Check out the numbers:
- LSU's backcourt features seniors Marcus Thornton and Garrett Temple. Thornton ranks second among SEC players in scoring (20.9 points per game), seventh in field-goal percentage (48.9), sixth in 3-pointers (2.21 per game) and sixth in steals (1.68 per game). Temple ranks second in assist/turnover ratio (2.02 to 1), fourth in steals (1.93 per game) and fifth in assists (4.18 per game).
- South Carolina's backcourt features junior Devin Downey and senior Zam Fredrick. Downey ranks third among SEC players in scoring (20.1 points per game), ninth in field-goal percentage (45.4), No. 1 in steals (3.08 per game) and No. 4 in assists (4.35 per game). Fredrick ranks No. 10 in scoring (15.3 points per game) and No. 10 in 3-pointers (1.81 per game).
Simply put, your chances of fielding a great team are greatly enhanced by having great guards. Tennessee proved as much last season, when the senior backcourt tandem of Chris Lofton and JaJuan Smith guided the Vols to a school-record 31 victories and a brief stint as the NCAA's No. 1 team.
Minus Lofton and Smith, Tennessee's guard play – and its record – have suffered in 2008-09. Forced to rely on true freshman Scotty Hopson, redshirt freshman Cameron Tatum and first-year junior college transfer Bobby Maze, this year's Vols are struggling along at 17-10.
There are exceptions to every rule, of course, and Florida's Billy Donovan exposed one of them on Thursday's SEC Coaches' teleconference when asked about the importance of quality guard play these days.
"Two years ago we were fortunate enough to win back-to-back national championships, and that was due mainly to our frontcourt," he recalled. "We had really good guard play but we had three lottery picks across the front line (Al Horford, Joakim Noah, Corey Brewer) that were really, really good players."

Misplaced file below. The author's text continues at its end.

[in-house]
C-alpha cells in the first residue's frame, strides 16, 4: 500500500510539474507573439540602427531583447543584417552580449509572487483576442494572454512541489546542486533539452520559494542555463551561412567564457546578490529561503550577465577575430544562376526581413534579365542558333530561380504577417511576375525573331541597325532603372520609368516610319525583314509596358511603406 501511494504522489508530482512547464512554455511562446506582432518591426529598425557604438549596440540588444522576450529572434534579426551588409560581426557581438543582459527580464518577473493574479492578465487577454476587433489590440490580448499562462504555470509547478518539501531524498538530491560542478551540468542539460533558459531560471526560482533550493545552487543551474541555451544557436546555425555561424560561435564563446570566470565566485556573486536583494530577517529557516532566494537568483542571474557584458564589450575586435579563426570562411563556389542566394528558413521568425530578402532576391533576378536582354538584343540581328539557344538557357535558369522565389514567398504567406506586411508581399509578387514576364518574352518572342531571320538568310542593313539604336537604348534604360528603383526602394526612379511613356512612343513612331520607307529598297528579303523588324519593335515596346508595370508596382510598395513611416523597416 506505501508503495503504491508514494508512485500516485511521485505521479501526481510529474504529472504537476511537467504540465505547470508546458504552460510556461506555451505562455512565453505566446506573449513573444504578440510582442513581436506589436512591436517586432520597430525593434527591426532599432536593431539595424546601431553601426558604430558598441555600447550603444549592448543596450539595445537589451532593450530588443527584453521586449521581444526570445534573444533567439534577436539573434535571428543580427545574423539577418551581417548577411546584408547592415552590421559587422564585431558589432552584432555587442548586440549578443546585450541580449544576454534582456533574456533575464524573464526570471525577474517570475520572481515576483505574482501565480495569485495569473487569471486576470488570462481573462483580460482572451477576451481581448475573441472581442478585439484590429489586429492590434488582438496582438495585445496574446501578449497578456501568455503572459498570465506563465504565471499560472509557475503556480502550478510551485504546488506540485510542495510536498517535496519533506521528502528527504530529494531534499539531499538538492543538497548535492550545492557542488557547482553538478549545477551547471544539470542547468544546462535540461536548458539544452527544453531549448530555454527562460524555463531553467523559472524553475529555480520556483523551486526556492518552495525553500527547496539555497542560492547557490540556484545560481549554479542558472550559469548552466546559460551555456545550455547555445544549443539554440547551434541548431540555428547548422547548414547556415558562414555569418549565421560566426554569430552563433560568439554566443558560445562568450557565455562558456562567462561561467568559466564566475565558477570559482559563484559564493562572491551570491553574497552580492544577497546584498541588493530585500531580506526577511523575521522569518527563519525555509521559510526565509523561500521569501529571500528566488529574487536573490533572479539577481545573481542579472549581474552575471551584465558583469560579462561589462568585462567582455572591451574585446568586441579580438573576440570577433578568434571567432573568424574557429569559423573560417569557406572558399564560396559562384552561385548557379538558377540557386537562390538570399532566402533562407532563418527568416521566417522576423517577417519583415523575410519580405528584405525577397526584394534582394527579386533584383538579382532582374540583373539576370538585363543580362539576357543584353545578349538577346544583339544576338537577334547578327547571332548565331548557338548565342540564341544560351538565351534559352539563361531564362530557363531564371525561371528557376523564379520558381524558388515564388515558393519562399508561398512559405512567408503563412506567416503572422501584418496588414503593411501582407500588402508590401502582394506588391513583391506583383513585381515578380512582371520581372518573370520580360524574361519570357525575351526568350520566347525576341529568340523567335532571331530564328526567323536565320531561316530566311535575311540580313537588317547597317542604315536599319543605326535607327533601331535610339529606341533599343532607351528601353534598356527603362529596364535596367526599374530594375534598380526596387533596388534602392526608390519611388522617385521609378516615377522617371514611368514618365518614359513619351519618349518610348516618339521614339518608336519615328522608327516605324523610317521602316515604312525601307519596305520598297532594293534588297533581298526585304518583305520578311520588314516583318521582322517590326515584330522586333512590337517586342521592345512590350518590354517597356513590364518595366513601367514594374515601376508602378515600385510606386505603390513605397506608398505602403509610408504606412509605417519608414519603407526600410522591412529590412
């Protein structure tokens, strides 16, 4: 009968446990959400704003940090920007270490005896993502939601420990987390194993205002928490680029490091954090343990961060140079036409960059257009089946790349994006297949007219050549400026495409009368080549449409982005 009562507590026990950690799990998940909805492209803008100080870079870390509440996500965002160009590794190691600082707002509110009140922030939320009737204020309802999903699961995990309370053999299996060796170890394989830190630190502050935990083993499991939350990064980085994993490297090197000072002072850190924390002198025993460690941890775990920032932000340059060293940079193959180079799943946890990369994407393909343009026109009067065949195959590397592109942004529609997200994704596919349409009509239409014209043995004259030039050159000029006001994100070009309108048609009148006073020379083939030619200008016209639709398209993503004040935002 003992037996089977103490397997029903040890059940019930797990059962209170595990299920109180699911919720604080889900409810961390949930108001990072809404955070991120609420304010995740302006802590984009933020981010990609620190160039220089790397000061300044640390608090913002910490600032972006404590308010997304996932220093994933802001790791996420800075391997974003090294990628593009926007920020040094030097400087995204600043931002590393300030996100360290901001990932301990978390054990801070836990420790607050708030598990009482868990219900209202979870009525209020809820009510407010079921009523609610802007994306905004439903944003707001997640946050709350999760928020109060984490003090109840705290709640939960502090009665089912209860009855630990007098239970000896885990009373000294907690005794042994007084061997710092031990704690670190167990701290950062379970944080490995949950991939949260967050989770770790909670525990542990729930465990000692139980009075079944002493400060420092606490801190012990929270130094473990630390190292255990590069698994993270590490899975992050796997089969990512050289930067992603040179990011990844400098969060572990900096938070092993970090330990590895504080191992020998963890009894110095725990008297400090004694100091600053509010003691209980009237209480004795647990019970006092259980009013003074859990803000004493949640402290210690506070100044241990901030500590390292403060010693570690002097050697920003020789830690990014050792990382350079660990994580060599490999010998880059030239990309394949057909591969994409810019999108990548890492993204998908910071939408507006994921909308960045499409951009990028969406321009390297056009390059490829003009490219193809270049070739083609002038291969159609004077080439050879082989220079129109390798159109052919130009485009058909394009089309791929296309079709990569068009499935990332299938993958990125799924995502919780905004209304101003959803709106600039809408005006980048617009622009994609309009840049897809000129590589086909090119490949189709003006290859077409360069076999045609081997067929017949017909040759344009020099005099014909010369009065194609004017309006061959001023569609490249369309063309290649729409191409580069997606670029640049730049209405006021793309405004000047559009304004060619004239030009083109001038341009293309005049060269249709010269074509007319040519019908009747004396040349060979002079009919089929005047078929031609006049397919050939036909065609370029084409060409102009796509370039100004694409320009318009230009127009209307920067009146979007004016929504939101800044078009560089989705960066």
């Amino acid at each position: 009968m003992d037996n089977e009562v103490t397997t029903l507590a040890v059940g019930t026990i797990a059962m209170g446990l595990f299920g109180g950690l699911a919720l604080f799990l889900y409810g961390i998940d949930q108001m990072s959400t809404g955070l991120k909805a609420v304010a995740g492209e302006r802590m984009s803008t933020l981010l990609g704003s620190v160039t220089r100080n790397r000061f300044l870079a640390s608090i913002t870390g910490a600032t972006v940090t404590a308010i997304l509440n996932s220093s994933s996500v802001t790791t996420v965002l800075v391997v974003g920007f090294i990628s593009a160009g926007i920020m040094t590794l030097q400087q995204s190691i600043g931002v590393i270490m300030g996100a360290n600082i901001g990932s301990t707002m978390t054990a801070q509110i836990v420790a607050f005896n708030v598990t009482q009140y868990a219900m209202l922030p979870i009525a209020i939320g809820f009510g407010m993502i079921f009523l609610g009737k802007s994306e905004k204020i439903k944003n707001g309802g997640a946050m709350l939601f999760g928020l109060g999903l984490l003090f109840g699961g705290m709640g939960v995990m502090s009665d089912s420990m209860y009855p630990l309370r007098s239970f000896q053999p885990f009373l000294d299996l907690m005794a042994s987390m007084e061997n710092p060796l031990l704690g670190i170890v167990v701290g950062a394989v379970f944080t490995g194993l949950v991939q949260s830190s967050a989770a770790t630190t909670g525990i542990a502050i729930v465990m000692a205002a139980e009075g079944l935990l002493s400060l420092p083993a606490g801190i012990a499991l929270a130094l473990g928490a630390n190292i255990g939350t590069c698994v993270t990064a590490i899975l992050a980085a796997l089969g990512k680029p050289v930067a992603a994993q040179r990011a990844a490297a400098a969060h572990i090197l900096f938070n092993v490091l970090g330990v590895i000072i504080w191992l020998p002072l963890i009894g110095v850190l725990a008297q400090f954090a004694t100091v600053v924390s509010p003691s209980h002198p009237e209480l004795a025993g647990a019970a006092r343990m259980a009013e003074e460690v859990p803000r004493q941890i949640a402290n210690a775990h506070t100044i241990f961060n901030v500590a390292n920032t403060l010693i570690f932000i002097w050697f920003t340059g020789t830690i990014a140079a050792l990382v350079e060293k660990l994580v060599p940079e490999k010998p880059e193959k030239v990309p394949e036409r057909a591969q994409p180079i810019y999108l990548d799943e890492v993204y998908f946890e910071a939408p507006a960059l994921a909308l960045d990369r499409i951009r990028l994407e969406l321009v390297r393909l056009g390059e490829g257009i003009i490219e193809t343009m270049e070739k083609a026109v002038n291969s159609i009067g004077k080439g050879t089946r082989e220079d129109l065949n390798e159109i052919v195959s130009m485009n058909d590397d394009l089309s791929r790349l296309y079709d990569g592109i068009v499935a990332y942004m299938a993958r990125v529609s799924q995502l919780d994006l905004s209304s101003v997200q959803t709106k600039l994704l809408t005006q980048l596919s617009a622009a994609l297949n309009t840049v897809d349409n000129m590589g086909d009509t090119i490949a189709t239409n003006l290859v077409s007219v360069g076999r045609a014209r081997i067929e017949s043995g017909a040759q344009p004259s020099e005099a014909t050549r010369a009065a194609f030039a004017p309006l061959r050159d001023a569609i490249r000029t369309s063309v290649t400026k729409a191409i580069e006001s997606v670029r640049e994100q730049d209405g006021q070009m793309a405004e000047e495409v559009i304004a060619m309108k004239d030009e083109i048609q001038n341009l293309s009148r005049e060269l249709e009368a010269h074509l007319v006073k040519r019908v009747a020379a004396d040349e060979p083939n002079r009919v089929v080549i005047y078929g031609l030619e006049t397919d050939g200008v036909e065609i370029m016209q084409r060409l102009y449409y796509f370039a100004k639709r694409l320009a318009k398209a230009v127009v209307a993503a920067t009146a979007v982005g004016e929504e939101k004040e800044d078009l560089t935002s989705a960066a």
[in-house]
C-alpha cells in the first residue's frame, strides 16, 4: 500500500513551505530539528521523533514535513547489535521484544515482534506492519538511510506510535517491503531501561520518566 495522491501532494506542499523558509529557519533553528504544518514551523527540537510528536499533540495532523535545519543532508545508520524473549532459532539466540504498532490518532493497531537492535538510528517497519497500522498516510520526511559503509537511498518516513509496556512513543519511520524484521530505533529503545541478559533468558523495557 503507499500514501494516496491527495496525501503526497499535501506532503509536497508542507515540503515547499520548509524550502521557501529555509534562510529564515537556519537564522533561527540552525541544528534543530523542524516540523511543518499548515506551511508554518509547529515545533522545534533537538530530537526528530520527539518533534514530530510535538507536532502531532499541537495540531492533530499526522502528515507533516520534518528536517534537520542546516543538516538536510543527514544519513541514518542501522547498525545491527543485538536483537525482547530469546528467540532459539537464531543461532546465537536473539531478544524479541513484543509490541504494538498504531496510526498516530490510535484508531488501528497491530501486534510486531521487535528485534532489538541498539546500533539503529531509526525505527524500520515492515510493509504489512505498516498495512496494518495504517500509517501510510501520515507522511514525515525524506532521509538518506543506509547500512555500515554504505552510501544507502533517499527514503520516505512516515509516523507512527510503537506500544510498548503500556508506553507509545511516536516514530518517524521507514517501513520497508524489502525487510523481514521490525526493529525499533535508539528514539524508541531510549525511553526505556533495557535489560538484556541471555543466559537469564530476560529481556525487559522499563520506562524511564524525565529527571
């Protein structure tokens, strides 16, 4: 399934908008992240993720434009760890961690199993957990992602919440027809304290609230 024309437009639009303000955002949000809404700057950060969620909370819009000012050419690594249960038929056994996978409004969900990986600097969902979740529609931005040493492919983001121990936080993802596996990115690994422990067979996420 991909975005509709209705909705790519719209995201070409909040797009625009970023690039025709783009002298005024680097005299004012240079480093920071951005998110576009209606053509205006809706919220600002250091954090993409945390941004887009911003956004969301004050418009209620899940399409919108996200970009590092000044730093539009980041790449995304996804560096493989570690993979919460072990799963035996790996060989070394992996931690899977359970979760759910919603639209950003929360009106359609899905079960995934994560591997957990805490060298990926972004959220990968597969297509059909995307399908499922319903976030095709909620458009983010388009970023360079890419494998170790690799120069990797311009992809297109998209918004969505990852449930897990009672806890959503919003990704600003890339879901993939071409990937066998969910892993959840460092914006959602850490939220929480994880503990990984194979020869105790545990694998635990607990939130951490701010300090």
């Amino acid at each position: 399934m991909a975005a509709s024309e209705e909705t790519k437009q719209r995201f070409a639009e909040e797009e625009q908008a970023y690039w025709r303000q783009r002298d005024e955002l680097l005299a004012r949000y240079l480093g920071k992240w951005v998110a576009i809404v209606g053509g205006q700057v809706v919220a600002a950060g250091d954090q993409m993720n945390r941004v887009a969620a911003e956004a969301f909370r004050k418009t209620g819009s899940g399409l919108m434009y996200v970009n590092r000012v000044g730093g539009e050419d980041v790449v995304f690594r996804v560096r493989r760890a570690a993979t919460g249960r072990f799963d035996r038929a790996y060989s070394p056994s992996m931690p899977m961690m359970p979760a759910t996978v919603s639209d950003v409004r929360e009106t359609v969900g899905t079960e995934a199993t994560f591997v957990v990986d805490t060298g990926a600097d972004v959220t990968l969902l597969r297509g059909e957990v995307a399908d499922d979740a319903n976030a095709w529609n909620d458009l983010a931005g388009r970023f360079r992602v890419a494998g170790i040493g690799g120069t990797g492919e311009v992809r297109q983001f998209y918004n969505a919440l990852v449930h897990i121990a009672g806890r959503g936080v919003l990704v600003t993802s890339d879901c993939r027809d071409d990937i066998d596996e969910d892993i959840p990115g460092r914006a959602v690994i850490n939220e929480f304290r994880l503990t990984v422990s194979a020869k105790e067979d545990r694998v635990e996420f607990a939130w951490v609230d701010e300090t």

Of course, the Gators were blessed in the backcourt during that time, as well.
Although his two national title teams relied more heavily on inside players than perimeter players, the Gator coach concedes that guards generally have a greater impact on games than they did a few years ago.
"Because of changing defenses, because of pressing, because of zones, because of a lot of different things – it's a lot easier to take a big guy out of the game than it is a guard," Donovan noted. "The guards have got the ball in their hands most of the time. If you've got good guards you can play faster, you can play slower. They can monopolize the ball.
"If you've got a really, really good frontcourt player and you don't have great shooting around him, it is very, very easy to take a guy like that out of the game. (That's) because our lane, in relation to the NBA, is a small lane, and defenses can pack back in. It's very hard for a frontcourt player to score big, big numbers night in and night out because defenses can prevent big guys from catching the ball. It's awfully difficult to keep the ball out of good guards' hands."
Bottom line: Great college teams tend to be built around great guards ... unless, of course, you've got three lottery picks in the frontcourt.